Rewiring Peer Connections over Semantic Overlay Networks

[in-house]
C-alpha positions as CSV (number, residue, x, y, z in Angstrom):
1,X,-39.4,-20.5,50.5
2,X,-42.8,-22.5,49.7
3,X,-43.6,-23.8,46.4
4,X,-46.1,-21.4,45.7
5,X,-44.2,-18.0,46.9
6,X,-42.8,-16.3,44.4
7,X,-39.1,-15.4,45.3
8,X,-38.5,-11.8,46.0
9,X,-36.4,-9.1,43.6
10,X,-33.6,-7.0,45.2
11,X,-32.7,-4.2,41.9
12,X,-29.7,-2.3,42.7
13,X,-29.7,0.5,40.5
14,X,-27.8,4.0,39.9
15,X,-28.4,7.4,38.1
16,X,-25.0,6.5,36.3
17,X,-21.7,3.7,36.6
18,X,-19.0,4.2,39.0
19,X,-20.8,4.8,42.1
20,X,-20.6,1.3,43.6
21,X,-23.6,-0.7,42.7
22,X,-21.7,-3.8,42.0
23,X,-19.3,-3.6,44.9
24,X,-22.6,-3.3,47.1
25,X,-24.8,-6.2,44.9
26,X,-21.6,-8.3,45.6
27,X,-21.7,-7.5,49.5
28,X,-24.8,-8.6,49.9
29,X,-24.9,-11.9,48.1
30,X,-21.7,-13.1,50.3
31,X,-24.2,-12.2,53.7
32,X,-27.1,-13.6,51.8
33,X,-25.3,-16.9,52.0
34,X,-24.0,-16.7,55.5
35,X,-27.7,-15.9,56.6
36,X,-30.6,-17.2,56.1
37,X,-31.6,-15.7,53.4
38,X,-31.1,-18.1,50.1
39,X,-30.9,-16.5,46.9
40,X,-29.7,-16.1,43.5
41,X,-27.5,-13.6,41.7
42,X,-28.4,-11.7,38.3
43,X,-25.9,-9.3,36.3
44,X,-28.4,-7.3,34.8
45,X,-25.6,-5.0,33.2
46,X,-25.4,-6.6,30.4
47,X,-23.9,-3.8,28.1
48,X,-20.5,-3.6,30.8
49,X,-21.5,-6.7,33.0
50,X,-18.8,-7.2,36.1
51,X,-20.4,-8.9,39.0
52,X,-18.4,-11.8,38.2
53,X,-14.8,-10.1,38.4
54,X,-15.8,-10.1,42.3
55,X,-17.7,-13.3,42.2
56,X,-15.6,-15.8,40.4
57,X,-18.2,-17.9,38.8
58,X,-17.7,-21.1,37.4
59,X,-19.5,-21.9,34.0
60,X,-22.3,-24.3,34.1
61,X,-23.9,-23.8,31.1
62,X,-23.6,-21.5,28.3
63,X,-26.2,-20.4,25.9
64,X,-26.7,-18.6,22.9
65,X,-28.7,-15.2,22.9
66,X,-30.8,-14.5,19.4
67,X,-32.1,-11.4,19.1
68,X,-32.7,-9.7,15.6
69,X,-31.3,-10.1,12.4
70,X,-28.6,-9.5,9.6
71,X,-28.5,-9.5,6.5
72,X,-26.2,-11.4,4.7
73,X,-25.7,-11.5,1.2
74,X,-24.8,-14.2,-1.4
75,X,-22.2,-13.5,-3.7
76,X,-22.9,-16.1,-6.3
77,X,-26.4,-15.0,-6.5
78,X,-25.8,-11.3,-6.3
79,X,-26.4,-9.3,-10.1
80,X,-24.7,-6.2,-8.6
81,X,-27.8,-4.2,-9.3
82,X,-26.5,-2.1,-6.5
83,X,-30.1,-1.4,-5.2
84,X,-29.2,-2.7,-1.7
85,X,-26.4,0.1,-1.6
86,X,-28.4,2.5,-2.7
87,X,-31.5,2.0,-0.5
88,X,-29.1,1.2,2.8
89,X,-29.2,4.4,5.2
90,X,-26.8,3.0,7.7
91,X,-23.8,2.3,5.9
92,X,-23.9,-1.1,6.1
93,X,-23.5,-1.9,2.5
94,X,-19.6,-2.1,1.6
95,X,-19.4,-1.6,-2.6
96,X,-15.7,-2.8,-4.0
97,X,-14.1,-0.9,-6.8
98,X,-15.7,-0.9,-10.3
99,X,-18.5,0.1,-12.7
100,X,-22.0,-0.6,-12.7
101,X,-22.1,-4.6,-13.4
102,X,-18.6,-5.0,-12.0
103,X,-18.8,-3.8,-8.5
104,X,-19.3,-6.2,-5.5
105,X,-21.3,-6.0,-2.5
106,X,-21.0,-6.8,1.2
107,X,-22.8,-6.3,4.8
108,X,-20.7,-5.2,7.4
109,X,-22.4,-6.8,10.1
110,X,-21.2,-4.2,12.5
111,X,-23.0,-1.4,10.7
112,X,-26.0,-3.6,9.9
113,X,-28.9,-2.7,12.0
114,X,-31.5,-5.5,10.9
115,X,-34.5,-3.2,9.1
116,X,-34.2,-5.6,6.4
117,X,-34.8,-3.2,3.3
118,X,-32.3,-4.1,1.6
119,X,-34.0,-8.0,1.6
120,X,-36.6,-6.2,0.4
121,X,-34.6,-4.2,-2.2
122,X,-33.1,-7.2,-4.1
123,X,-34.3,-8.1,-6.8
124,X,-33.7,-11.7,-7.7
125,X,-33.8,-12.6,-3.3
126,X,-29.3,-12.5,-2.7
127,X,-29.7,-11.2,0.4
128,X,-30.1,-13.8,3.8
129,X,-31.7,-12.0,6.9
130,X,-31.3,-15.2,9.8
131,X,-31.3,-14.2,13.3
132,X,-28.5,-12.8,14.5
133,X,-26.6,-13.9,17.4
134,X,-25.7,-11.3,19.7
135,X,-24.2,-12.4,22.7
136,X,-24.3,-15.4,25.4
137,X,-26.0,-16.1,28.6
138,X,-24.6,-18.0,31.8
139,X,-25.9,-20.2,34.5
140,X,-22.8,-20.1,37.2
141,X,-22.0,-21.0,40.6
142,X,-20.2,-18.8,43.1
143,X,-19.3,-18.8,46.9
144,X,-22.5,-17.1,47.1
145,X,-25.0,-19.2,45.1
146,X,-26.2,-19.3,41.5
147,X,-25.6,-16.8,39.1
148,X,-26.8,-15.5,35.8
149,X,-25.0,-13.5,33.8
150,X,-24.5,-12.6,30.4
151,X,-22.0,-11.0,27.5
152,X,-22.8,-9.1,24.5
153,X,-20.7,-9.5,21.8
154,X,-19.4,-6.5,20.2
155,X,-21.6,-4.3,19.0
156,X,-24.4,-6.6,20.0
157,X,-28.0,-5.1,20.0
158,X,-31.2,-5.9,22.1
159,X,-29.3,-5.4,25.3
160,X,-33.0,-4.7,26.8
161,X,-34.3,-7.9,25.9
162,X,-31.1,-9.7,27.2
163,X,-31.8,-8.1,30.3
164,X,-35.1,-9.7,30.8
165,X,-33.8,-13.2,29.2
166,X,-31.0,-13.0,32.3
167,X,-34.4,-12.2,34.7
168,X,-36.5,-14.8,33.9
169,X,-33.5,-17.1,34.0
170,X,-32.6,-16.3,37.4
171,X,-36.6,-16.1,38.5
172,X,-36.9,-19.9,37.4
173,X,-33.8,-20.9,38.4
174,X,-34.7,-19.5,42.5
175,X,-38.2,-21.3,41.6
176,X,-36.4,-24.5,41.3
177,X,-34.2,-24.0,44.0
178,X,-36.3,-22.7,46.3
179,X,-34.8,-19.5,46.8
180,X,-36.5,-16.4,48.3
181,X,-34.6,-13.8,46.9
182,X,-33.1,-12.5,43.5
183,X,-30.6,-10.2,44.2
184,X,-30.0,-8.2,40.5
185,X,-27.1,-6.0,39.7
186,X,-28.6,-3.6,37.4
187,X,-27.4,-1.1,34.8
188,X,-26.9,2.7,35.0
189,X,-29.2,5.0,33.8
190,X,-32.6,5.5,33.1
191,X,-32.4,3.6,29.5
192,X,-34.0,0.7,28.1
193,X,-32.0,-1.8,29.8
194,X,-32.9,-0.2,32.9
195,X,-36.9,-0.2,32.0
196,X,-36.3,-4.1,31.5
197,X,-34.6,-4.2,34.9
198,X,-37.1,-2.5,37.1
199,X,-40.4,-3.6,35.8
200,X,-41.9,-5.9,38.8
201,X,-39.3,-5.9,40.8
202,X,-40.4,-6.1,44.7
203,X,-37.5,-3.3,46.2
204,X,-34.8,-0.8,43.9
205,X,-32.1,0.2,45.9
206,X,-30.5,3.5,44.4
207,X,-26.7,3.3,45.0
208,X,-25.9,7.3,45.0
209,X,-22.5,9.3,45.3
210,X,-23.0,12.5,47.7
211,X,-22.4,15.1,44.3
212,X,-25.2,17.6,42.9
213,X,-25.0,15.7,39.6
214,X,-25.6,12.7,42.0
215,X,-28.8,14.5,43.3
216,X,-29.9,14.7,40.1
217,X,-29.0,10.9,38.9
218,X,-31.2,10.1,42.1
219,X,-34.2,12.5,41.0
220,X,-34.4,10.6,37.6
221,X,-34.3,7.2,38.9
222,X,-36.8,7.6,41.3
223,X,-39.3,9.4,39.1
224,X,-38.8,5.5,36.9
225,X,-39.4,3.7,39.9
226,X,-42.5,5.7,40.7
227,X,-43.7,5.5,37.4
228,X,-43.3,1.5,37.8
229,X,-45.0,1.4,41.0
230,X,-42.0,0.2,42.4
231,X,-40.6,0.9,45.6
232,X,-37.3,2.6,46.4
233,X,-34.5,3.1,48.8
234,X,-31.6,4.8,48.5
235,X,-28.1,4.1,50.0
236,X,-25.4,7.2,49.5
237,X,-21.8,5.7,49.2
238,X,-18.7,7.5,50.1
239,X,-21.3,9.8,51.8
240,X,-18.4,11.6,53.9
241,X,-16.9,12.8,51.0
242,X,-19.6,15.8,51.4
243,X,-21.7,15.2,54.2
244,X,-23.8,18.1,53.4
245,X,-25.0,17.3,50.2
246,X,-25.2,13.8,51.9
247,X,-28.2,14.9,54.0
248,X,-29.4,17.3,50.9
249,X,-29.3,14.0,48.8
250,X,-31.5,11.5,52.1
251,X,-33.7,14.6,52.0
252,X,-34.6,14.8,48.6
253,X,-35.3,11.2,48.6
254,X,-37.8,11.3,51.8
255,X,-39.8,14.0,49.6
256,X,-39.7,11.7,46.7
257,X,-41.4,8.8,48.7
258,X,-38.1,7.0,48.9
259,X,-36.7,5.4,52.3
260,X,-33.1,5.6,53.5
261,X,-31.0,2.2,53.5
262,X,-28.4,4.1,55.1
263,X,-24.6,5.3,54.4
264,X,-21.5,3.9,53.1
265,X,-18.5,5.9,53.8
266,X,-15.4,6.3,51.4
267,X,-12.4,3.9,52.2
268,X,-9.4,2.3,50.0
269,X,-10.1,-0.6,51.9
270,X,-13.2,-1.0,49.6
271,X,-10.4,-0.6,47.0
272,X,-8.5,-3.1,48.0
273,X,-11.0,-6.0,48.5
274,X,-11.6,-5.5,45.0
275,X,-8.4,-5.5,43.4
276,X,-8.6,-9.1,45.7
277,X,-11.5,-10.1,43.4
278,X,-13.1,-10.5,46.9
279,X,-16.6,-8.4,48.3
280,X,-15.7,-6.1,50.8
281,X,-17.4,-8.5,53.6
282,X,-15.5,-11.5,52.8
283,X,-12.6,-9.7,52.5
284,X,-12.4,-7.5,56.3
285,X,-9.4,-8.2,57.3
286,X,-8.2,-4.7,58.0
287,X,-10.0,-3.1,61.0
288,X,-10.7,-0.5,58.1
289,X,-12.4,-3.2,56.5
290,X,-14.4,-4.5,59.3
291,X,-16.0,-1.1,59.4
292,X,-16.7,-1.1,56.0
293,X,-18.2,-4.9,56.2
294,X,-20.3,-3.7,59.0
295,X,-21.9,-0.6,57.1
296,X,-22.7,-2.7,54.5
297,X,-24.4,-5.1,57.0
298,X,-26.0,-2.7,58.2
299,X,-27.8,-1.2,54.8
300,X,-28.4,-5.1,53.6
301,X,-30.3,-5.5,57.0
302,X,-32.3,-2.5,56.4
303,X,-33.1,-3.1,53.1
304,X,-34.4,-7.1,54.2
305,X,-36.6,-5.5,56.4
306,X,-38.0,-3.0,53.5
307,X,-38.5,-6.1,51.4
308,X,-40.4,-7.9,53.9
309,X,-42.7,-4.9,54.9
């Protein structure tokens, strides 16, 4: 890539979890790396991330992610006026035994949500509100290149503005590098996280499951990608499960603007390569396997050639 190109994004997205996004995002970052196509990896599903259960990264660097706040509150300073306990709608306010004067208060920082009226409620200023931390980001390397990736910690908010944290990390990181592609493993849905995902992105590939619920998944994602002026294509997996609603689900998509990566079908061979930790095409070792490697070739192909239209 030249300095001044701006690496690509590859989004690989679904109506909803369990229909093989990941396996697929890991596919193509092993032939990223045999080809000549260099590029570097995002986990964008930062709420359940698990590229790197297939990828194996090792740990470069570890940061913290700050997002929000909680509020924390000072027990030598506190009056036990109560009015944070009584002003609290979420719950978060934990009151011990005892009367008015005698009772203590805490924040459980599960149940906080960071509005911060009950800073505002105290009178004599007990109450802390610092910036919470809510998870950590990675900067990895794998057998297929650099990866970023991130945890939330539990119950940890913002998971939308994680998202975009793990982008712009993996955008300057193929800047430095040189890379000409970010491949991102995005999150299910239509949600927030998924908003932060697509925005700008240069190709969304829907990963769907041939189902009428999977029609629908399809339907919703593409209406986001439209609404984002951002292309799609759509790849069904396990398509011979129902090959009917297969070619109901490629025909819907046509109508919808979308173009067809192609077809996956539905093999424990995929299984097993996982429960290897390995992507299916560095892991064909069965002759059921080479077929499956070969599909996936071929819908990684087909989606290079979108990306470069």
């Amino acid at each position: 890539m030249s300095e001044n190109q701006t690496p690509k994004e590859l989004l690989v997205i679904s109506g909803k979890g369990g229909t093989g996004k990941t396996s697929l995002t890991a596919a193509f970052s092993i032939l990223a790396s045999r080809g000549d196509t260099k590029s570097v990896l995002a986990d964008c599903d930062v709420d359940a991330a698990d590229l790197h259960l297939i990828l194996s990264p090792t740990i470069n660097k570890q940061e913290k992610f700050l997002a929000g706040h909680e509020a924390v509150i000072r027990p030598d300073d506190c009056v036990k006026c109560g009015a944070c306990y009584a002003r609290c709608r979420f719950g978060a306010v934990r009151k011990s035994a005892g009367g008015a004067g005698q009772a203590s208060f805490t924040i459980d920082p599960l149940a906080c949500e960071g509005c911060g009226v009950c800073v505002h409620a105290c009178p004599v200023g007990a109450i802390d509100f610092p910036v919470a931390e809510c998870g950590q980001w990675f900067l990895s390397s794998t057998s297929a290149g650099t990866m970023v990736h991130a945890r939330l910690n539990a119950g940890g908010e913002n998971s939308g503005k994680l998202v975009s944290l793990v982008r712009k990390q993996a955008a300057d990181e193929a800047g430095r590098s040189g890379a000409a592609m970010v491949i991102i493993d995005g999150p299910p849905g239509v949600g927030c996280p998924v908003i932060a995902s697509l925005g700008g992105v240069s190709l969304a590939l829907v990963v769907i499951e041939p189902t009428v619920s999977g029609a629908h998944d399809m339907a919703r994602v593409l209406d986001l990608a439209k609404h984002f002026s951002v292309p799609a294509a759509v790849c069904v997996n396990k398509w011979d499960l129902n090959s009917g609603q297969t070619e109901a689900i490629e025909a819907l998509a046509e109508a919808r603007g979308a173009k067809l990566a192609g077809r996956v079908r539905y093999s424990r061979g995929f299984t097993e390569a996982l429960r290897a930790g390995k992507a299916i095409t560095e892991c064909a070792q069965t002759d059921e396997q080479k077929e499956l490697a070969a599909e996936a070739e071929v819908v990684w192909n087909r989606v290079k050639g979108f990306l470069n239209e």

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Today's content providers are naturally distributed and produce large amounts of information every day, making peer-to-peer data management a promising approach offering scalability, adaptivity to dynamics and failure resilience. The management of large volumes of data in peer-to-peer networks has generated additional interest in methods for effective network organisation based on providers' contents and consequently, in methods supporting information retrieval. Overlay architectures (or overlay networks) are being introduced as tools for the organisation and sharing of information residing in a network of peers. Moreover, semantic overlay networks partition the overlay layer by clustering the data sources. This is achieved through a rewiring protocol that is executed independently by each peer. The purpose of this protocol is to establish connections among peers being semantically, thematically or socially similar (i.e., peers sharing similar interests). By this, the problem of finding the most relevant resources is reduced to one of locating the clusters similar to the query. In this thesis, we present iCluster, a generic architecture for supporting full- °edged information retrieval in large-scale peer-to-peer networks, along with its associated organisation and query forwarding protocols. The main focus of this work is on rewiring. We study the functional issues related to peer rewiring and discuss a number of choices in designing the rewiring strategy. In addition, we introduce the concept of clustering efficiency, a measure that quantifies the quality of network organisation by exploiting the underlying network structure. Clustering effciency is used for evaluating the performance of rewiring. We study the system performance and identify the rewiring protocol that proves efficient under peer churn. Finally, we apply our architecture to a digital library use case and support searching and filtering functionality using the same infrastructure. The experimental evaluation with real-word data and queries demonstrates that iCluster achieves significant performance improvements (in terms of communication load and retrieval accuracy) over a well-known state-of-the-art peer-to-peer clustering method. Compared to exhaustive search by flooding, iCluster exchanged a small loss in retrieval accuracy for much less message flow. In addition, the proposed distributed protocols are proven efficient under peer churn, shown to achieve high retrieval accuracy and scale up well for large networks. Our experimental results confirm the dependency between rewiring strategies and retrieval performance, and give insights on the trade-offs involved in the selection of a rewiring strategy.